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The structure of a transition-state analog complex of a highly soluble mutant (R134K) of rabbit muscle creatine kinase (rmCK) has been determined to 1.65 Å resolution in order to elucidate the structural changes that are required to support and regulate catalysis. Significant structural asymmetry is seen within the functional homodimer of rmCK, with one monomer found in a closed conformation with the active site occupied by the transition-state analog components creatine, MgADP and nitrate. The other monomer has the two loops that control access to the active site in an open conformation and only MgADP is bound. The N-terminal region of each monomer makes a substantial contribution to the dimer interface; however, the conformation of this region is dramatically different in each subunit. Based on this structural evidence, two mutational modifications of rmCK were conducted in order to better understand the role of the amino-terminus in controlling creatine kinase activity. The deletion of the first 15 residues of rmCK and a single point mutant (P20G) both disrupt subunit cohesion, causing the dissociation of the functional homodimer into monomers with reduced catalytic activity. This study provides support for a structural role for the amino-terminus in subunit association and a mechanistic role in active-site communication and catalytic regulation.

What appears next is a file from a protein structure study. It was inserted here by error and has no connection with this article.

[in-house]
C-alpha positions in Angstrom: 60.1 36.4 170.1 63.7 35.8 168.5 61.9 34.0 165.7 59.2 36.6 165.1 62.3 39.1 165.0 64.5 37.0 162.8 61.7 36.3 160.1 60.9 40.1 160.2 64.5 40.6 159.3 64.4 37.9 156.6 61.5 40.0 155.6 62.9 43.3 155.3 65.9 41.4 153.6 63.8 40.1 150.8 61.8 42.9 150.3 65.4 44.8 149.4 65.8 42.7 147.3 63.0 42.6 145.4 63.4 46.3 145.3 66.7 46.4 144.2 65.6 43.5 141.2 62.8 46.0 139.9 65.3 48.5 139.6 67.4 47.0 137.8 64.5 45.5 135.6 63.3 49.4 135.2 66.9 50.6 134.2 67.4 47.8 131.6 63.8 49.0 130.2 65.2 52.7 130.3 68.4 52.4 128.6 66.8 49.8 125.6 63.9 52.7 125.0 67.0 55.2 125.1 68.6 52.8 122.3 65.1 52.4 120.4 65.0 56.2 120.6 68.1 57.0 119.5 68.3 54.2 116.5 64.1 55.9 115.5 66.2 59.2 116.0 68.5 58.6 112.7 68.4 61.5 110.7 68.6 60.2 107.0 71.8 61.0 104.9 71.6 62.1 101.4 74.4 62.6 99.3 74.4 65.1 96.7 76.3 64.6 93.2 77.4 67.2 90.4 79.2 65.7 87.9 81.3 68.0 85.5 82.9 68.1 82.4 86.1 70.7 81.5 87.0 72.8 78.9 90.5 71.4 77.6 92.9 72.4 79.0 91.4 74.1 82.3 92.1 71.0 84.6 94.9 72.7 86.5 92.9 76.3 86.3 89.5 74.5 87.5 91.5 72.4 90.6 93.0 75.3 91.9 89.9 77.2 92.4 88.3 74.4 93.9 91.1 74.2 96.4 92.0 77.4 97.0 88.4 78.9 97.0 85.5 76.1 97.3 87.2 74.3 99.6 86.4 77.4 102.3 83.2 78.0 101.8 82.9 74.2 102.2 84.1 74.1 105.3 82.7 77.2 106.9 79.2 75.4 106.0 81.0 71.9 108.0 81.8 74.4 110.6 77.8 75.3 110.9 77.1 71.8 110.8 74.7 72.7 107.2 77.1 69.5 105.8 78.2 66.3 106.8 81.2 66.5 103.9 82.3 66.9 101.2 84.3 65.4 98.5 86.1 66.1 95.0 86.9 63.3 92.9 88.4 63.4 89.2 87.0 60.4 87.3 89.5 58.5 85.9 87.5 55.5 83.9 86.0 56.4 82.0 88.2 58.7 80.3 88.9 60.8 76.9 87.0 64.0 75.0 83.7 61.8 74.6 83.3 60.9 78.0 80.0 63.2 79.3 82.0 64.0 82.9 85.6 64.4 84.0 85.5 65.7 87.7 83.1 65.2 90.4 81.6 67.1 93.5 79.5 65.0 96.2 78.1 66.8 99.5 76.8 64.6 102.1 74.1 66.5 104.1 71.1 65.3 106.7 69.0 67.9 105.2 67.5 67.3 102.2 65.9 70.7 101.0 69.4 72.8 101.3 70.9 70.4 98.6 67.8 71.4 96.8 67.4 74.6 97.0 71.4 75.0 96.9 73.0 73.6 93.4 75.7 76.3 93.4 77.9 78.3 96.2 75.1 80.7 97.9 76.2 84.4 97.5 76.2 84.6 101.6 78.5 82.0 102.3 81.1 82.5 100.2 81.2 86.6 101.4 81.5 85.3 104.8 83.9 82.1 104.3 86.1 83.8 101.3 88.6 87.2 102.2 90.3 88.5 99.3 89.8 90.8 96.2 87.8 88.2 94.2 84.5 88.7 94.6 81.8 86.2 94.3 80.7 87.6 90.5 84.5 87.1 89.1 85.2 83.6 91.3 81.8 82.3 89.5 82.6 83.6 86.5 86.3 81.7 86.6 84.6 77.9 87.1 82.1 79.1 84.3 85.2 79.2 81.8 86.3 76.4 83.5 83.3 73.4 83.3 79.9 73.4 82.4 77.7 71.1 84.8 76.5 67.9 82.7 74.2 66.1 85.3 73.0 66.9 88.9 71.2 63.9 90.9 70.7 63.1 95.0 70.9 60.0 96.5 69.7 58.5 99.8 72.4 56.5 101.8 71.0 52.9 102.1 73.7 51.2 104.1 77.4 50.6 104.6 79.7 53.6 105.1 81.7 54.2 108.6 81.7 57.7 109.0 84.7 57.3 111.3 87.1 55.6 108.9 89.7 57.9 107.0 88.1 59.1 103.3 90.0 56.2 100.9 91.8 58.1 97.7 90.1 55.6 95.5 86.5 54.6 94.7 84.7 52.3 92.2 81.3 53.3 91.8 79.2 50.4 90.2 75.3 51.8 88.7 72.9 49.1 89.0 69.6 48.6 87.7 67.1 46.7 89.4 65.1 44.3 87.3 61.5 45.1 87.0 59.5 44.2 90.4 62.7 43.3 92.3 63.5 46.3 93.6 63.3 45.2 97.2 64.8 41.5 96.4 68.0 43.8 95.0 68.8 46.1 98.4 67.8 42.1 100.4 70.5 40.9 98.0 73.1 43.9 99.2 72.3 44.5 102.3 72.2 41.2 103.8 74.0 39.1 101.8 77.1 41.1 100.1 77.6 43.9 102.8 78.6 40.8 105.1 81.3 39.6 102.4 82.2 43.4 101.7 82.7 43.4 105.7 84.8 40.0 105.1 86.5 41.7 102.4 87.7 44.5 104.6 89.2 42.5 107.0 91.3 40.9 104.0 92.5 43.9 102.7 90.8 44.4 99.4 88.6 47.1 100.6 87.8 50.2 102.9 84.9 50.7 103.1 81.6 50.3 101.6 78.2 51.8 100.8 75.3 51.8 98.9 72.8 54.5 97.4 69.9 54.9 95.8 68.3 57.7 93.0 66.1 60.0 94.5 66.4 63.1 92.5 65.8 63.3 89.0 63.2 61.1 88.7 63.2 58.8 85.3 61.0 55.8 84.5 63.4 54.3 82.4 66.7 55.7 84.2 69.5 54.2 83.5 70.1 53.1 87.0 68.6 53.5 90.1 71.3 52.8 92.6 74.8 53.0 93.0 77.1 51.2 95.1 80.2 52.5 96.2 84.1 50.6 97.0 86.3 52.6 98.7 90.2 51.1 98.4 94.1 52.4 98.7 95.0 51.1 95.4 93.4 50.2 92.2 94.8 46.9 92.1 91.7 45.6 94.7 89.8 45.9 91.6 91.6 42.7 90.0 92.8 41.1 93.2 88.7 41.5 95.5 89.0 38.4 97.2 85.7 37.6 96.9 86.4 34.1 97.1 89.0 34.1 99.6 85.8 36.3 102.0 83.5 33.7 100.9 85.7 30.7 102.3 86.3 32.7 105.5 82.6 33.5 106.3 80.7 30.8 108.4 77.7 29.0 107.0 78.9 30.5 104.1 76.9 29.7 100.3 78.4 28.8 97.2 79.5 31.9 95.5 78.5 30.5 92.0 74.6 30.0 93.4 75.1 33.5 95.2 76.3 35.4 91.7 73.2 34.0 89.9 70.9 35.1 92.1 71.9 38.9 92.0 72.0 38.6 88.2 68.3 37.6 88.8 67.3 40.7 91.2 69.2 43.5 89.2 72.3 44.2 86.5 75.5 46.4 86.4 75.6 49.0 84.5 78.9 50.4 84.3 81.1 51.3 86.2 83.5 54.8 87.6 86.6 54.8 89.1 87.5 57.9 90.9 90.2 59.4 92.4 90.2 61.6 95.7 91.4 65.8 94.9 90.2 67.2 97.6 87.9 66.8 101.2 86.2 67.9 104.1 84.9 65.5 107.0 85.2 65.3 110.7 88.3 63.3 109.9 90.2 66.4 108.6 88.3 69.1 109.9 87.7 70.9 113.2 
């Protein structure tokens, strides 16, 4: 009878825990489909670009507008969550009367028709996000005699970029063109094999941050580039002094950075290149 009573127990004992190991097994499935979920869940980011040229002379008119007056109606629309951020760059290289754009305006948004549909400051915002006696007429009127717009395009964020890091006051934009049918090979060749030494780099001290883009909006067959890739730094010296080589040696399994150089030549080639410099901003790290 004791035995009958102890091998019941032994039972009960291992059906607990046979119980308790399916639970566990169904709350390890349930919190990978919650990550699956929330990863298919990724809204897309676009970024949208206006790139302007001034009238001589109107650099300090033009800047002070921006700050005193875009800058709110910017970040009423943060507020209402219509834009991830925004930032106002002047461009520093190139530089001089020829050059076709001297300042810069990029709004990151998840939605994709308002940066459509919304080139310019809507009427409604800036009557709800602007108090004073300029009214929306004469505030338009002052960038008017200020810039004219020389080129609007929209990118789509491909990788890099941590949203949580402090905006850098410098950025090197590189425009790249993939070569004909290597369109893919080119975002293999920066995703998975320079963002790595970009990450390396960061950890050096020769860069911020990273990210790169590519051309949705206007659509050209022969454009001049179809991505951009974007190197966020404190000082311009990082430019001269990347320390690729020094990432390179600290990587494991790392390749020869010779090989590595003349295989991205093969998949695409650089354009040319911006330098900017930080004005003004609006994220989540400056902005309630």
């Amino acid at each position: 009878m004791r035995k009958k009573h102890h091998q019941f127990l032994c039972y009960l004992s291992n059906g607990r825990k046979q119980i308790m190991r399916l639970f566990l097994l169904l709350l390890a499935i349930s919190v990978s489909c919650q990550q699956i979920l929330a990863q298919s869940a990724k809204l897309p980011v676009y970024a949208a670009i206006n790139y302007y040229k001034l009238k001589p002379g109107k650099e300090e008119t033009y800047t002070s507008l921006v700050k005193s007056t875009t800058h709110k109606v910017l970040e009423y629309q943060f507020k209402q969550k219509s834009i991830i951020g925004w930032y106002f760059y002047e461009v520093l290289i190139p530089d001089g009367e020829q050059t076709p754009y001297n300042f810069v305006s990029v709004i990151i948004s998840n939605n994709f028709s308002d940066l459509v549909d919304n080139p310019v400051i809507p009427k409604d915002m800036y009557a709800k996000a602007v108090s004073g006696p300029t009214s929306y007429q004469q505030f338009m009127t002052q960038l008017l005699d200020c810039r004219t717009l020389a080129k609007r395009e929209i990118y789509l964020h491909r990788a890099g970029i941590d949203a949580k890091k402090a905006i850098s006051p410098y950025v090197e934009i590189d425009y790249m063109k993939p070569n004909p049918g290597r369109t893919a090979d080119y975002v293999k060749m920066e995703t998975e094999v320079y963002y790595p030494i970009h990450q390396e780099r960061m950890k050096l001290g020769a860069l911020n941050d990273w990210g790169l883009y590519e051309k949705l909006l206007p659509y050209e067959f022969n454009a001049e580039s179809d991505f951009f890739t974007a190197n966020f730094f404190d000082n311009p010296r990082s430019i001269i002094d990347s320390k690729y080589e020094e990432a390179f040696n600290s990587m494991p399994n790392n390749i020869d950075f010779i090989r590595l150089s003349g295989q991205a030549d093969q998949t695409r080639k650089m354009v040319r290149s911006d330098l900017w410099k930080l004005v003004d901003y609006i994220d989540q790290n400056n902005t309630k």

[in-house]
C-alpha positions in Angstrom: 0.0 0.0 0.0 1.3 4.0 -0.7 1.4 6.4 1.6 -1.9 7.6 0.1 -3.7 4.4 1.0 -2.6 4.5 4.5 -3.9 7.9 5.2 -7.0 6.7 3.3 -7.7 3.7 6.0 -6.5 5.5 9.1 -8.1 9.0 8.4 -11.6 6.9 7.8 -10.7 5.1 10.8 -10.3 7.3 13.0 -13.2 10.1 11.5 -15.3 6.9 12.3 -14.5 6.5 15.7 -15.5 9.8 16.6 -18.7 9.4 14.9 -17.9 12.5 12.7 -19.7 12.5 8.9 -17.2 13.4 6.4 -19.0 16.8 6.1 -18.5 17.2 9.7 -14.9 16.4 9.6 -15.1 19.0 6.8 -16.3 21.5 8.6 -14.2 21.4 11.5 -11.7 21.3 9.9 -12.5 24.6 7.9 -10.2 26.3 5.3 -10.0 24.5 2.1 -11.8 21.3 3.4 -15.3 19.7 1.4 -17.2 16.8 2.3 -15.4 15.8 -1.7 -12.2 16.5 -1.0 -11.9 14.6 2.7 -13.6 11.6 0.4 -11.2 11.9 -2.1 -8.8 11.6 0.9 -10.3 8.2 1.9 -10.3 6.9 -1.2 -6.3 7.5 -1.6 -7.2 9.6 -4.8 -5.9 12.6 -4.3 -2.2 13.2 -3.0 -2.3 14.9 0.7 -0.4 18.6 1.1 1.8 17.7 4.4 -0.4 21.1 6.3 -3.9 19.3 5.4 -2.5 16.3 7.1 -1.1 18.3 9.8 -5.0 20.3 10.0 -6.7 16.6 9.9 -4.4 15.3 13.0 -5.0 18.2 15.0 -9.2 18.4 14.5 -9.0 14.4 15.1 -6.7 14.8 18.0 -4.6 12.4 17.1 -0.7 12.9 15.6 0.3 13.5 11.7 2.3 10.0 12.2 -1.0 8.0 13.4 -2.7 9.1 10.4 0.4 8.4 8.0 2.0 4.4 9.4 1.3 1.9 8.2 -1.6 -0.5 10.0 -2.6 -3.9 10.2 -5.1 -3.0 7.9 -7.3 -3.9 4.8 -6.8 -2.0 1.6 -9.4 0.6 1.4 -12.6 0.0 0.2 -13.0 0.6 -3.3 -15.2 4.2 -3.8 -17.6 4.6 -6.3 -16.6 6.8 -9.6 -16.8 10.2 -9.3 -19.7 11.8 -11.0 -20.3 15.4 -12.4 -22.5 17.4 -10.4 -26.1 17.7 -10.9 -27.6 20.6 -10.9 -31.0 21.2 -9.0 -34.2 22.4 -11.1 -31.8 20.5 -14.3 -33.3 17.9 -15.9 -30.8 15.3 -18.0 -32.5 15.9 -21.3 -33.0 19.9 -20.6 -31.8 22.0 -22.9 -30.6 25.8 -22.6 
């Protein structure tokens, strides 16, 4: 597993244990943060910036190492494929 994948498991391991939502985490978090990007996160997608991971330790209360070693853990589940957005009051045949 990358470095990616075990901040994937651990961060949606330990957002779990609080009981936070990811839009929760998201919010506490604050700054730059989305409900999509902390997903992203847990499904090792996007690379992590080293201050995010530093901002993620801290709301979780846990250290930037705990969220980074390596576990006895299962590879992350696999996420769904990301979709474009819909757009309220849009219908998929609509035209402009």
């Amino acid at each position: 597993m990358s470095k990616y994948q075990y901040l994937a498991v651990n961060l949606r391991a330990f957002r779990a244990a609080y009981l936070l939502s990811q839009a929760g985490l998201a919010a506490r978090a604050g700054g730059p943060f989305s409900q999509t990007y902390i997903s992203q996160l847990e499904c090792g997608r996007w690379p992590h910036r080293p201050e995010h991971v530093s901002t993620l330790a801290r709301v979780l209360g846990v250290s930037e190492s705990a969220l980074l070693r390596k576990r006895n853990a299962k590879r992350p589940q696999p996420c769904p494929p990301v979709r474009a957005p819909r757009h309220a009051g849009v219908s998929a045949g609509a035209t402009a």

Supporting information

PDB reference: muscle creatine kinase, 1u6r, r1u6rsf

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